What did the new tribunal say?

The new tribunal once again found that it had been a fair decision to dismiss the claimant.

They held that Professor Green had changed his view on advice from solicitors. On the balance of the facts, the university had been correct to leave overall conclusions as to whether the claimant’s conduct did amount to ISD to the disciplinary tribunal.

The claimant appealed on the grounds that the tribunal had not adequately addressed the arguments he put forward as to his dismissal not being fair, nor provided adequate reasons as to why they’d been rejected.

What did the new Employment Appeal Tribunal say?

The EAT dismissed his appeal, finding that the tribunal had correctly assessed the claimant’s claims.

They held that there was no suggestion that any evidence had been withheld from the investigation report, nor that any of this evidence had not been put before the disciplinary panel that had made the decision to dismiss the claimant.

Furthermore, the external barrister had been made aware of, and considered, all omissions to the report at the appeal stage. He had been entitled to find that no pressure had been placed upon Professor Green to change the report.

Takeaway points

Although the facts of this case are specific to the statutes and by-laws of Reading University, it does demonstrate to organisations the appropriate process for carrying out disciplinary investigations.

If an investigation report is altered in any way following input from HR or legal, organisations will need to be able to demonstrate clear justification for the changes, which they were able to do here.

Tribunals will always look to ascertain if these changes were necessary and why they were made. It is therefore advisable that investigators are told what, exactly, they should investigate and not provide any evaluative opinions that should be determined within a disciplinary.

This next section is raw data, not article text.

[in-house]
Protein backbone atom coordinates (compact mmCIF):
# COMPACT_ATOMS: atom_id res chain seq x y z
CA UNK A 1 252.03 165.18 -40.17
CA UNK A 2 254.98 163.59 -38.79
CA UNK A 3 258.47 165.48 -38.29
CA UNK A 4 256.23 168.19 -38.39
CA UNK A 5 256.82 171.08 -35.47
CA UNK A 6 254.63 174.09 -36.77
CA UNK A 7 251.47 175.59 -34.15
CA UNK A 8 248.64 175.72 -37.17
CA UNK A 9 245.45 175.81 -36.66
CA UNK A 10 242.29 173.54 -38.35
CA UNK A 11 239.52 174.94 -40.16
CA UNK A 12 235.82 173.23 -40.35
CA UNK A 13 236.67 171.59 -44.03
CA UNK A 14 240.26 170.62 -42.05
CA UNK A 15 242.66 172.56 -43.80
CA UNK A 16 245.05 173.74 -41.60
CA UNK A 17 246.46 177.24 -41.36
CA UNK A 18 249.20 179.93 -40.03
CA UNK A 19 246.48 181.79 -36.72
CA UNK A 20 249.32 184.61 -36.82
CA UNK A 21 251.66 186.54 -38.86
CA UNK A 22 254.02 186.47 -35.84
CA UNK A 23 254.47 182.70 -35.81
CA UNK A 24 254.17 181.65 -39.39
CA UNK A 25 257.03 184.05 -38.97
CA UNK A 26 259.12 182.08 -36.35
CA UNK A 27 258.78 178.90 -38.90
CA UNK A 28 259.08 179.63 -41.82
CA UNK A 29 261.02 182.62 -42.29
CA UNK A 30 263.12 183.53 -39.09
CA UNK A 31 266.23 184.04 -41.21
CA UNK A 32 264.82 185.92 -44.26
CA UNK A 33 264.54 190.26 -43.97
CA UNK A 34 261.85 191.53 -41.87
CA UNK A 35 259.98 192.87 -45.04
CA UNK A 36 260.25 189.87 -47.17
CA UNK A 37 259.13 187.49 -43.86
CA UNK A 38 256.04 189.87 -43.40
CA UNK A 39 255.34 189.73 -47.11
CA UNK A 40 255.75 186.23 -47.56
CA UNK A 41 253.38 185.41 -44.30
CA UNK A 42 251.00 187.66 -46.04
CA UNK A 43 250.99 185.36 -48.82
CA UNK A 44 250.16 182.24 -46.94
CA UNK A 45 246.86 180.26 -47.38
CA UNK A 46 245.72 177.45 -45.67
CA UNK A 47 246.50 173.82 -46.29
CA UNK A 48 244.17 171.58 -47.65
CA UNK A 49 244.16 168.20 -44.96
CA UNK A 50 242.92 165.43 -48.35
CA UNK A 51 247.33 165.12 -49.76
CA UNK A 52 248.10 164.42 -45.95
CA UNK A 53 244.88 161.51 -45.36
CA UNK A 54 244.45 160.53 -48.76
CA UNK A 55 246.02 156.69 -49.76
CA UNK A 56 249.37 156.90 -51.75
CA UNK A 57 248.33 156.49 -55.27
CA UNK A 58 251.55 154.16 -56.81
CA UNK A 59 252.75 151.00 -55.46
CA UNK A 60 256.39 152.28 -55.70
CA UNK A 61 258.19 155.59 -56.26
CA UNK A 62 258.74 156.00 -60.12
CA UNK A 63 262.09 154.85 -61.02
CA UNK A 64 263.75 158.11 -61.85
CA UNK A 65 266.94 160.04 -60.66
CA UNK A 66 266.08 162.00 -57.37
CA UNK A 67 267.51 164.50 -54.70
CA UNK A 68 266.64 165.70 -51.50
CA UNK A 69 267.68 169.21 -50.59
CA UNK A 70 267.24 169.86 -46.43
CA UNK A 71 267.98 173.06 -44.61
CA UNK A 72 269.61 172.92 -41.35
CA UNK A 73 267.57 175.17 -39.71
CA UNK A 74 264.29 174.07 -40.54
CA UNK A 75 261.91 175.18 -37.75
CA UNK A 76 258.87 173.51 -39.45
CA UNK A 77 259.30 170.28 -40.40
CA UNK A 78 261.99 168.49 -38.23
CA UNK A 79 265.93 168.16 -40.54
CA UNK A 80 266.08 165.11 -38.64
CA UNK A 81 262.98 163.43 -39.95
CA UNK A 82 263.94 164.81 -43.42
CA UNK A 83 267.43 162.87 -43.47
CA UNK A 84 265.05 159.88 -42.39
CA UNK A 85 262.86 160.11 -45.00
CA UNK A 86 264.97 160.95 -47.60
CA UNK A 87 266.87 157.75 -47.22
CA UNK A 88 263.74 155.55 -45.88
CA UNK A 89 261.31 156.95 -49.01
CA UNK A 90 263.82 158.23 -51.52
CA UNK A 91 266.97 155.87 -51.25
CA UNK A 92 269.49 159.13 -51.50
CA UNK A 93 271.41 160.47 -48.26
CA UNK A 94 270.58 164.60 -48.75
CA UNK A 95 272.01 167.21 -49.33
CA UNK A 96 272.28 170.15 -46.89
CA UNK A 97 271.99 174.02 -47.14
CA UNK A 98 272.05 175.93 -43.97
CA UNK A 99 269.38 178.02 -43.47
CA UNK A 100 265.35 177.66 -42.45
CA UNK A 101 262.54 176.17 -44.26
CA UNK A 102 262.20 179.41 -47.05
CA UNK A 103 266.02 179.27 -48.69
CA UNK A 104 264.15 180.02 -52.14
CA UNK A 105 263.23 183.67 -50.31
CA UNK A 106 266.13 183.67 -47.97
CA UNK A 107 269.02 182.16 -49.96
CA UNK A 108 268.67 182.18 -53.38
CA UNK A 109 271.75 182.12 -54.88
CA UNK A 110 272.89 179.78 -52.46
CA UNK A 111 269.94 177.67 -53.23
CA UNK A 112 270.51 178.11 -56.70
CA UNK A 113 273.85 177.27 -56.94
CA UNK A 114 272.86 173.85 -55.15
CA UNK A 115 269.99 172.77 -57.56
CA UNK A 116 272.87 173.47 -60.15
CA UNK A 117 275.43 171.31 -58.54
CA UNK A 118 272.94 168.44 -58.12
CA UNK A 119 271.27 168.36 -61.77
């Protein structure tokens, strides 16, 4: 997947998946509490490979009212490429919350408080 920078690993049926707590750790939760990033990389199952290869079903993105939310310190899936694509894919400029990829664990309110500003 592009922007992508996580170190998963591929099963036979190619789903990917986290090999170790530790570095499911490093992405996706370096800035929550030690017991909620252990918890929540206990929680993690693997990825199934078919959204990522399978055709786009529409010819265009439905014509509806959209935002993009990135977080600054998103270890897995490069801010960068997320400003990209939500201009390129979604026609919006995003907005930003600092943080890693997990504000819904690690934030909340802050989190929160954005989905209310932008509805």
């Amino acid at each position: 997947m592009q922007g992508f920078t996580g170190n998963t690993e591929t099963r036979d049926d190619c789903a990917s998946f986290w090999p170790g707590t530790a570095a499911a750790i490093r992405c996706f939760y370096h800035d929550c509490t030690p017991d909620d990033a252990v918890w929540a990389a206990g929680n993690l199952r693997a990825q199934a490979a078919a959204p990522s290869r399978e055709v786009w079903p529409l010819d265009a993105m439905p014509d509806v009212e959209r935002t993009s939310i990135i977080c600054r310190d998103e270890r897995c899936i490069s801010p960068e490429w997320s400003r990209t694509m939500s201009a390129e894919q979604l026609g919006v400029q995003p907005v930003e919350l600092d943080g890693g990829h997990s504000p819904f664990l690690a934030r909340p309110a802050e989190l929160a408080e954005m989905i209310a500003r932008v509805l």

A professor at Reading University allegedly entered into a relationship with a student. Due to statutes and guidance in place, the professor was dismissed for gross misconduct following an investigation. He appealed against this decision.

The case went to an employment tribunal, then it was appealed, then it was referred back to a fresh employment tribunal where it was upheld, then appealed, and finally upheld again.

The main sticking point was around the fact that the final investigation report was changed following advice from external solicitors. The initial report contained viewpoints which shouldn’t have been there, so they were removed. Ultimately, no information was withheld, and Professor Green was able to demonstrate that there was legitimate reasoning behind removing the viewpoints.

If you are looking to make changes to an investigation report, always ensure there is demonstrable reason for doing so, and that it’s justified. Avoid evaluative opinions, as you should provide these in the disciplinary itself.

Expert support

Worried how this latest ruling might impact your business? Dealing with a difficult HR situation and not sure where to turn? Speak to a Croner expert today for support and guidance on 01455 858 132.

About the Author

Katie Carter.

An Employment Law Consultant is happy to help with any complex issue or matter of concern. Katie is confident in providing a best practice or commercial approach to safely reach the required and desirable outcome. Katie has a retail and hospitality background.